Zinc is a trace mineral essential for human health.
Zinc is essential for numerous metabolic processes in the human body. It is a catalyst of more than 100 enzymes, and plays an important role in cell division, DNA and protein synthesis, wound healing, and normal immune function. Furthermore, it supports growth in development1.
Signs and Symptoms of Deficiency or Toxicity
Zinc deficiency is believed to be one of the most prevalent worldwide2. It occurs because zinc is not absorbed from the diet because of the presence of phytates or an excess in copper or iron3.
Symptoms of zinc deficiency include slowing or cessation of growth and development, delayed sexual maturation, skin rashes, chronic and severe diarrhea, impaired wound healing, diminished appetite, impaired taste, night blindness, behavioral distrubances, and impaired immune function 1,4.
Reported symptoms of zinc toxicity include abdominal pain, diarrhea, nausea, and vomiting, profuse sweating, weakness, rapid breathing, and headaches1,4.
Zinc is acknowledged to reduce the duration and severity of diarrhea. As such, mothers or other caregivers and health workers should provide children with 20 mg per day of zinc supplementation for 10-14 days (10 mg per day for infants under the age of six months) for the management of diarrhea6. There are no established WHO guidelines for zinc supplementation in adults to treat diarrhea. However, if a person chooses to have zinc supplementation to prevent a deficiency, it is best that they are taken 1 hour before a meal or 2 hours after.
Following are the common dosages used for the the preventive purpose9.
- Adult and teenage males: 9-15 mgs/day
- Adult and teenage females: 9 to 12 mg/day
- Pregnant females: 15 mg/day
- Breastfeeding females: 15 to 19 mg/day
- Children, 4 to 10 years: 5 to 10 mg/day
Following are the established upper limits for zinc per age group7.
- For infants:
- 0-5 months: 4 mg
- 6-11 months: 5 mg
- For children:
- 1-3 y.o.: 7 mg
- 4-8 y.o.: 12 mg
- 9-13 y.o.: 23 mg
- 14-18 y.o.: 34 mg
- For adults, 19 years and older: 45 mg
- For pregnant/lactating:
- 14-18 y.o.: 34 mg
- 19 years and older: 40 mg
Administration of zinc supplements together with tetracycline and quinolone antibiotics, biphosphonates may potentially reduce absorption of zinc and drug efficacy. Metal chelating agents, sodium valproate, and prolonged use of diuretics can also result in zinc deficiency4.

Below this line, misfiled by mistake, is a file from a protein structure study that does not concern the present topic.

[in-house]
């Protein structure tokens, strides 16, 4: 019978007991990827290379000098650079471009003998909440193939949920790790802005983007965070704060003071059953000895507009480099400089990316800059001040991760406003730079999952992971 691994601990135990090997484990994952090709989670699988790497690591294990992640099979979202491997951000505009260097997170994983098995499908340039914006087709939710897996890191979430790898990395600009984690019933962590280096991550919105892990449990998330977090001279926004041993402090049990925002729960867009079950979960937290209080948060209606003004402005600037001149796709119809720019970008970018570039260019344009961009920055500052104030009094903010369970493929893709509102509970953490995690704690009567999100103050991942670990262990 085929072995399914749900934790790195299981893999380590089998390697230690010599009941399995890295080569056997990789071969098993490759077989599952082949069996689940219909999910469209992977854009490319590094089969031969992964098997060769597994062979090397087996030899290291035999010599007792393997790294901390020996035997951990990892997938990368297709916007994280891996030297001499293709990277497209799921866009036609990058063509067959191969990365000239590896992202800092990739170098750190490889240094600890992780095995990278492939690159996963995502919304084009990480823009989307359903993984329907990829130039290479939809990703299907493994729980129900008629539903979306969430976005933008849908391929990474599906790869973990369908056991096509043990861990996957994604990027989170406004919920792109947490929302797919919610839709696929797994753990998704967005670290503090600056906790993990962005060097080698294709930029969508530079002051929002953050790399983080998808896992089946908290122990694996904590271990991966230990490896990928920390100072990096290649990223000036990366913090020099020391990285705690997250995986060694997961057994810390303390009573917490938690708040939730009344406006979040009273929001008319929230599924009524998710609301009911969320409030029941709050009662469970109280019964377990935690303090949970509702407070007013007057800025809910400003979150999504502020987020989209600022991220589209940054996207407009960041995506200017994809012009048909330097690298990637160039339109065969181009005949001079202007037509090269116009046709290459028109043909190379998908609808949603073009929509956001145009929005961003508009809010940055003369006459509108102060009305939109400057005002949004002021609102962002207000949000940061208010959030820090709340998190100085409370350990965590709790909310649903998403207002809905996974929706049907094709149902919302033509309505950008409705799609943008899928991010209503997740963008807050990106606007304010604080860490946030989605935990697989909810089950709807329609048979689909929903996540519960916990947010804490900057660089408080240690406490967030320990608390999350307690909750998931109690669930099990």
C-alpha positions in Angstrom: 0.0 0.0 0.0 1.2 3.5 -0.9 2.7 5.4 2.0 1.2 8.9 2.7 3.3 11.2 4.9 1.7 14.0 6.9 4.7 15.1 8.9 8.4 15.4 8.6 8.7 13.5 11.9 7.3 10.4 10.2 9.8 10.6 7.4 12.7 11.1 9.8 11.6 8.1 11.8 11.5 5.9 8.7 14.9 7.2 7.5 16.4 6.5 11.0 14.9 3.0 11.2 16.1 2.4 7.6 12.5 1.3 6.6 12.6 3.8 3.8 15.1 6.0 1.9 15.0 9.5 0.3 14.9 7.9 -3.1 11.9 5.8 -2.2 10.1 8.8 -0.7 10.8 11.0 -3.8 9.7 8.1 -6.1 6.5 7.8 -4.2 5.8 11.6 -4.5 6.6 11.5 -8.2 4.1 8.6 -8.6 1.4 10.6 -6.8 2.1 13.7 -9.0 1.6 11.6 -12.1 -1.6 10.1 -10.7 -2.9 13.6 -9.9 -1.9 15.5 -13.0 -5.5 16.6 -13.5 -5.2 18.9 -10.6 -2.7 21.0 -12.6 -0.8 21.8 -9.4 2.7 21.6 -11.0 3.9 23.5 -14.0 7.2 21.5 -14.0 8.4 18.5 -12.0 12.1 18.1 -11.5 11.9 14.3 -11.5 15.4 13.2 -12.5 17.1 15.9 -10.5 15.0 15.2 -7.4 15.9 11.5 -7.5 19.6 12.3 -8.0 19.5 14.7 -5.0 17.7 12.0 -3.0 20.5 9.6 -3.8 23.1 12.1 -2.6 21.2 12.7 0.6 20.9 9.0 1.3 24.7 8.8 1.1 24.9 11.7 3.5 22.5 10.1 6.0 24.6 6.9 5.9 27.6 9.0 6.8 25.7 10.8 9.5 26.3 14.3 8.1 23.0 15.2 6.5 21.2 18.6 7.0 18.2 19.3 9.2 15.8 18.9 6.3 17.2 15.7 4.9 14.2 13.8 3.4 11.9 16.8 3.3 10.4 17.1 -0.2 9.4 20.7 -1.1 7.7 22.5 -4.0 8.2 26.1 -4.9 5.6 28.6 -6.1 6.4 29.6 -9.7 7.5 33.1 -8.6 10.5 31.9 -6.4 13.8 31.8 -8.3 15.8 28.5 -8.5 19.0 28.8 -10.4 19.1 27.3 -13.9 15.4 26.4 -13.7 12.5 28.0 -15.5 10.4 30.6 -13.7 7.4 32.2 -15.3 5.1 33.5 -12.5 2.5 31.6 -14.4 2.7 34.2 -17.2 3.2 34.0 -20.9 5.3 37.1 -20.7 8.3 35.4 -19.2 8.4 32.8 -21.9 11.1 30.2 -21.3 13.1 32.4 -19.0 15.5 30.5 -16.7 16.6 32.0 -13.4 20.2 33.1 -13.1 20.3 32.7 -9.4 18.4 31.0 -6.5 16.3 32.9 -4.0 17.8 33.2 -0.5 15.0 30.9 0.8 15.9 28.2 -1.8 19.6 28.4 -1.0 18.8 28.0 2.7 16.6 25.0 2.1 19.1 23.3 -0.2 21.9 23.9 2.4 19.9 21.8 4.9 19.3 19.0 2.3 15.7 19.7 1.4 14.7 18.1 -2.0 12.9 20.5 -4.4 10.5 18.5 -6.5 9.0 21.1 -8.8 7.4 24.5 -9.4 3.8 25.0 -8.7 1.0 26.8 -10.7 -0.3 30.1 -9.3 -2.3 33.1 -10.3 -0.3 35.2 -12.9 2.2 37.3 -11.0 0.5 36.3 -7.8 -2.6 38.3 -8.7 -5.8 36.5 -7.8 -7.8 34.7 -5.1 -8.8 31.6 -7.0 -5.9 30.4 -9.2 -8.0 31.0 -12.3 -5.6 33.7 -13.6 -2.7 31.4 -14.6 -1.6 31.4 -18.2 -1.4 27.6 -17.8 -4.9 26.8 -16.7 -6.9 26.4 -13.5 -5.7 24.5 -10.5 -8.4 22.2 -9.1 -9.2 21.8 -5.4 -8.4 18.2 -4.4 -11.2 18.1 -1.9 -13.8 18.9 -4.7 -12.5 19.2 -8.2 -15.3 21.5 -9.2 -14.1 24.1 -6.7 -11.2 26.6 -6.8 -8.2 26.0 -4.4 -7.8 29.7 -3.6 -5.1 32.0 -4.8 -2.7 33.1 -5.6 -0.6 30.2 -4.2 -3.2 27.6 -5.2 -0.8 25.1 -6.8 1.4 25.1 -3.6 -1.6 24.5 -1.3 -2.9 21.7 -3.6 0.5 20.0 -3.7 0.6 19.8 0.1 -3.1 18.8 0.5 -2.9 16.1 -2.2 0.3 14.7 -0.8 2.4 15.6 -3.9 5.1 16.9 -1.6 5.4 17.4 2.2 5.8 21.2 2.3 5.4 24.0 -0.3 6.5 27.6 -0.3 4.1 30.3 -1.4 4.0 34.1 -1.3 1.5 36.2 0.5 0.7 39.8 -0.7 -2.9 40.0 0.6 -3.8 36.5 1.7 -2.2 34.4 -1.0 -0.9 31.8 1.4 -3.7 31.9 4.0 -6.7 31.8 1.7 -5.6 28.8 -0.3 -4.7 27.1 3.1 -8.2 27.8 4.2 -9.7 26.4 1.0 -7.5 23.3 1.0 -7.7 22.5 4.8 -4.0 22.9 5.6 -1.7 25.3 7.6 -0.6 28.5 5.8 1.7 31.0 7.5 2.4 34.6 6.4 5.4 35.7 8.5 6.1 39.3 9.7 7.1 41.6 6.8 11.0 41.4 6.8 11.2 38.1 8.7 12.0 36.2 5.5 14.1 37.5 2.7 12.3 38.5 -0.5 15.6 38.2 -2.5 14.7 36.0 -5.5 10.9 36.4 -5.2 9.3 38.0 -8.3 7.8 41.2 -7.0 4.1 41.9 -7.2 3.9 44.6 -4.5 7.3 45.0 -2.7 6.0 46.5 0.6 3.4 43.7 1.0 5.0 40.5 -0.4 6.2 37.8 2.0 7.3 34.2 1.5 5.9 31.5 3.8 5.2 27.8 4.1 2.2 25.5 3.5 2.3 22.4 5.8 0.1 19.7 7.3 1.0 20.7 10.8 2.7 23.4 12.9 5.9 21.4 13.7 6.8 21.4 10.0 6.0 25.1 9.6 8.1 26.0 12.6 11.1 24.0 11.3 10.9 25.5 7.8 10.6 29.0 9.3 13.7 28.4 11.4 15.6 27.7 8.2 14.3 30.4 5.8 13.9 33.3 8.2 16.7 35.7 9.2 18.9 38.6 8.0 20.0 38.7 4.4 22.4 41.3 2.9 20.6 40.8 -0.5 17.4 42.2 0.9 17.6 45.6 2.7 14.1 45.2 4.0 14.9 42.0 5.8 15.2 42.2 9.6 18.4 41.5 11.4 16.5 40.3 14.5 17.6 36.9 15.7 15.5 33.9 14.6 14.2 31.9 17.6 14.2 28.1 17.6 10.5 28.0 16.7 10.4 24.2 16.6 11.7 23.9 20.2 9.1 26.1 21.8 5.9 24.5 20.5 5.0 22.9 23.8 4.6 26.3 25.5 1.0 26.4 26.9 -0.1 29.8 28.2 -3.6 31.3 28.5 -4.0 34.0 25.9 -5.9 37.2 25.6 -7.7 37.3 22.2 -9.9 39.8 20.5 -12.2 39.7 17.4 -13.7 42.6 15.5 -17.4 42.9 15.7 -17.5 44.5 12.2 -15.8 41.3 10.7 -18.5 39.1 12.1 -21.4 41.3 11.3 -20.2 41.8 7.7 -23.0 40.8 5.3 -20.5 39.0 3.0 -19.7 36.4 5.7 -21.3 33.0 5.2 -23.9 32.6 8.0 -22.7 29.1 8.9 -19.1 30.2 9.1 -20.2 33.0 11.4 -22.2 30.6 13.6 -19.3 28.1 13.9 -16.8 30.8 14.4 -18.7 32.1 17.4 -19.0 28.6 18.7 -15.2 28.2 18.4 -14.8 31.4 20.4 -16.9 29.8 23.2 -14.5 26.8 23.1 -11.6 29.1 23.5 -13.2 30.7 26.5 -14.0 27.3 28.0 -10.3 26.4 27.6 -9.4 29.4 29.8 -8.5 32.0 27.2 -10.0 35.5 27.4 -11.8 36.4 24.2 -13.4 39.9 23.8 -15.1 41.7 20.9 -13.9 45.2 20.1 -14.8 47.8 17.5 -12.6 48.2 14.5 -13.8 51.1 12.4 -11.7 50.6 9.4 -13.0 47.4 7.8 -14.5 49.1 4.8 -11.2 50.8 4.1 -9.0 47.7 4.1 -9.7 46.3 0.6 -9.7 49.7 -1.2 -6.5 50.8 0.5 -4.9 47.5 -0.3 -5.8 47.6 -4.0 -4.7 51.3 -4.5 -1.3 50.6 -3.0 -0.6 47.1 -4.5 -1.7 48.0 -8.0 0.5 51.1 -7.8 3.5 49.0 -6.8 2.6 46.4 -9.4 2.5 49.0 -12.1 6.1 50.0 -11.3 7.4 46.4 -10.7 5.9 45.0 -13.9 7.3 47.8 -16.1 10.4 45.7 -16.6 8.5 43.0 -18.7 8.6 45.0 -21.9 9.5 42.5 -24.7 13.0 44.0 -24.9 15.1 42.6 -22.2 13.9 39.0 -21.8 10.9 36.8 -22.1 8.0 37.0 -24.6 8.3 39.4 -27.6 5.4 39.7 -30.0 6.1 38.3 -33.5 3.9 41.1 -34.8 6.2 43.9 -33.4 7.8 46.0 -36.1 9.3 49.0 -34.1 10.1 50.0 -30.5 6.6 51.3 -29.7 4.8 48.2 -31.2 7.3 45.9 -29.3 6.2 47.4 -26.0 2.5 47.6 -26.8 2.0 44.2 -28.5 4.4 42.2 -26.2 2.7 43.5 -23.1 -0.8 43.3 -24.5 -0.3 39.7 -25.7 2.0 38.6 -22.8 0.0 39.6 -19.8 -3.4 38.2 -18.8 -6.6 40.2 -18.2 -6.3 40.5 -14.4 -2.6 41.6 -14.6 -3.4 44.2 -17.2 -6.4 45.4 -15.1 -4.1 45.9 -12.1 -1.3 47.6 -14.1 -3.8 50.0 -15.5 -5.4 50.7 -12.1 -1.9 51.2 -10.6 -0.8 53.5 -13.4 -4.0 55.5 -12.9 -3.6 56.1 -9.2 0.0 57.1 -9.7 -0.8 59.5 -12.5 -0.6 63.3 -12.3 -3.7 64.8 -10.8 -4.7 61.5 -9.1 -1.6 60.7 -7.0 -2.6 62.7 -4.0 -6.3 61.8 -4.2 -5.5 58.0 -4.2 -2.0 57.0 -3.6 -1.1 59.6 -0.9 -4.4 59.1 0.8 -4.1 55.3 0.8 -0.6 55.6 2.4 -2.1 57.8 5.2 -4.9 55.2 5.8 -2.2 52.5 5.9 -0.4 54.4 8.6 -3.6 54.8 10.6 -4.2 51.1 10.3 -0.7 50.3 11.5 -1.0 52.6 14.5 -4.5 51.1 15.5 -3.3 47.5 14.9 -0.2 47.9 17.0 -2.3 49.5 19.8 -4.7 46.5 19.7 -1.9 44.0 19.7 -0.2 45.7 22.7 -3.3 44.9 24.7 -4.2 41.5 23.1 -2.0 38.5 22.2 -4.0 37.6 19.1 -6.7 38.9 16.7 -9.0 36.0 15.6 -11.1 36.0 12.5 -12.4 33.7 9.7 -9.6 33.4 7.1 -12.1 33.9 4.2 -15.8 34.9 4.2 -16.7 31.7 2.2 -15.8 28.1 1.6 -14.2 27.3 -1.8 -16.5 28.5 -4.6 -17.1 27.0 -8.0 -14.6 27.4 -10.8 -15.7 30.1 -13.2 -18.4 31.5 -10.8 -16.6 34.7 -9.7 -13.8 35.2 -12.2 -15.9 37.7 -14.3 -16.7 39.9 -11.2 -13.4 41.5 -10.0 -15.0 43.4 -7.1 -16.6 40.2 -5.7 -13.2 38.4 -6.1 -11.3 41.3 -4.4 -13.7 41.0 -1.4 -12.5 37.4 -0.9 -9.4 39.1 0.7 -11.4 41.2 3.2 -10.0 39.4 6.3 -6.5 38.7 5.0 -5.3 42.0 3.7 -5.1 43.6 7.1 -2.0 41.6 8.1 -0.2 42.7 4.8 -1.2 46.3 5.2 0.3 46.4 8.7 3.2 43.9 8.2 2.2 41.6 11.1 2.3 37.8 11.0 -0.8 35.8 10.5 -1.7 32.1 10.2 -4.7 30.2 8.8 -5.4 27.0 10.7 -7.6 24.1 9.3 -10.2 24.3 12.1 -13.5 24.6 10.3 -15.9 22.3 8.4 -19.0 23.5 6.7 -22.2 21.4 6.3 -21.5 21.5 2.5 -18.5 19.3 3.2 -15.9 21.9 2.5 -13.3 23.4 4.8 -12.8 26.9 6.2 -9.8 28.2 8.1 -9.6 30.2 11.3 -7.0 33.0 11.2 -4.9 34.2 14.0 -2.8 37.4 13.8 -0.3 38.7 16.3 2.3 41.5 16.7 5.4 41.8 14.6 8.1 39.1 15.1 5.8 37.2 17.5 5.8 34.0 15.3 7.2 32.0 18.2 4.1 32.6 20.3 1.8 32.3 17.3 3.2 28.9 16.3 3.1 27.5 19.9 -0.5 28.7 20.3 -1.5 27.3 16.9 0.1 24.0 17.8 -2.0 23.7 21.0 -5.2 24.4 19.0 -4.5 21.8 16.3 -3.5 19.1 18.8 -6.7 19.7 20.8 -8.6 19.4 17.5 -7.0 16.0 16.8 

Sources of zinc include oysters, beef, crabmeat, pork, yoghurt, milk, cashews, chickpeas, almonds, peanuts, and cheese8.
(2) Wieringa FT, Dijkhuizen MA, Fiorentino M, Laillou A, Berger J. Determination of Zinc Status in Humans: Which Indicator Should We Use? Nutrients. 2015;7(5):3252-3263. doi:10.3390/nu7053252.
(3) Mayo Clinic Medical Laboratories. (n.d.). Test Catalog. Zinc, Serum. Retrieved from https://www.mayomedicallaboratories.com/test-catalog/Clinical+and+Interpretive/8620
(4) Higdon J, Drake VJ. (June 2013). Linus Pauling Institute. Micronutrient Information Center. Zinc. Retrieved from http://lpi.oregonstate.edu/mic/minerals/zinc#authors-reviewers
(5) King JC, Brown KH, Gibson RS, et al. Biomarkers of Nutrition for Development (BOND)—Zinc Review. The Journal of Nutrition. 2016;146(4):858S-885S. doi:10.3945/jn.115.220079.
(6) World Health Organization. (June 15, 2017) Zinc supplementation in the management of diarrhoea. Retrieved from http://www.who.int/elena/titles/zinc_diarrhoea/en/
(7) Philippine Dietary Reference Intakes. 2015. Department of Science Technology-Food and Nutrition Research Institute.
(8) Linus Pauling Institute. Oregon State University. (n.d.). Micronutrients for Health. Retrieved from http://lpi.oregonstate.edu/sites/lpi.oregonstate.edu/files/pdf/mic/micronutrients_for_health.pdf
(9) Micromedex. (n.d.). Drugs and Supplements. Zinc Supplement (Oral Route, Parenteral Route). Retrieved from https://www.mayoclinic.org/drugs-supplements/zinc-supplement-oral-route-parenteral-route/proper-use/drg-20070269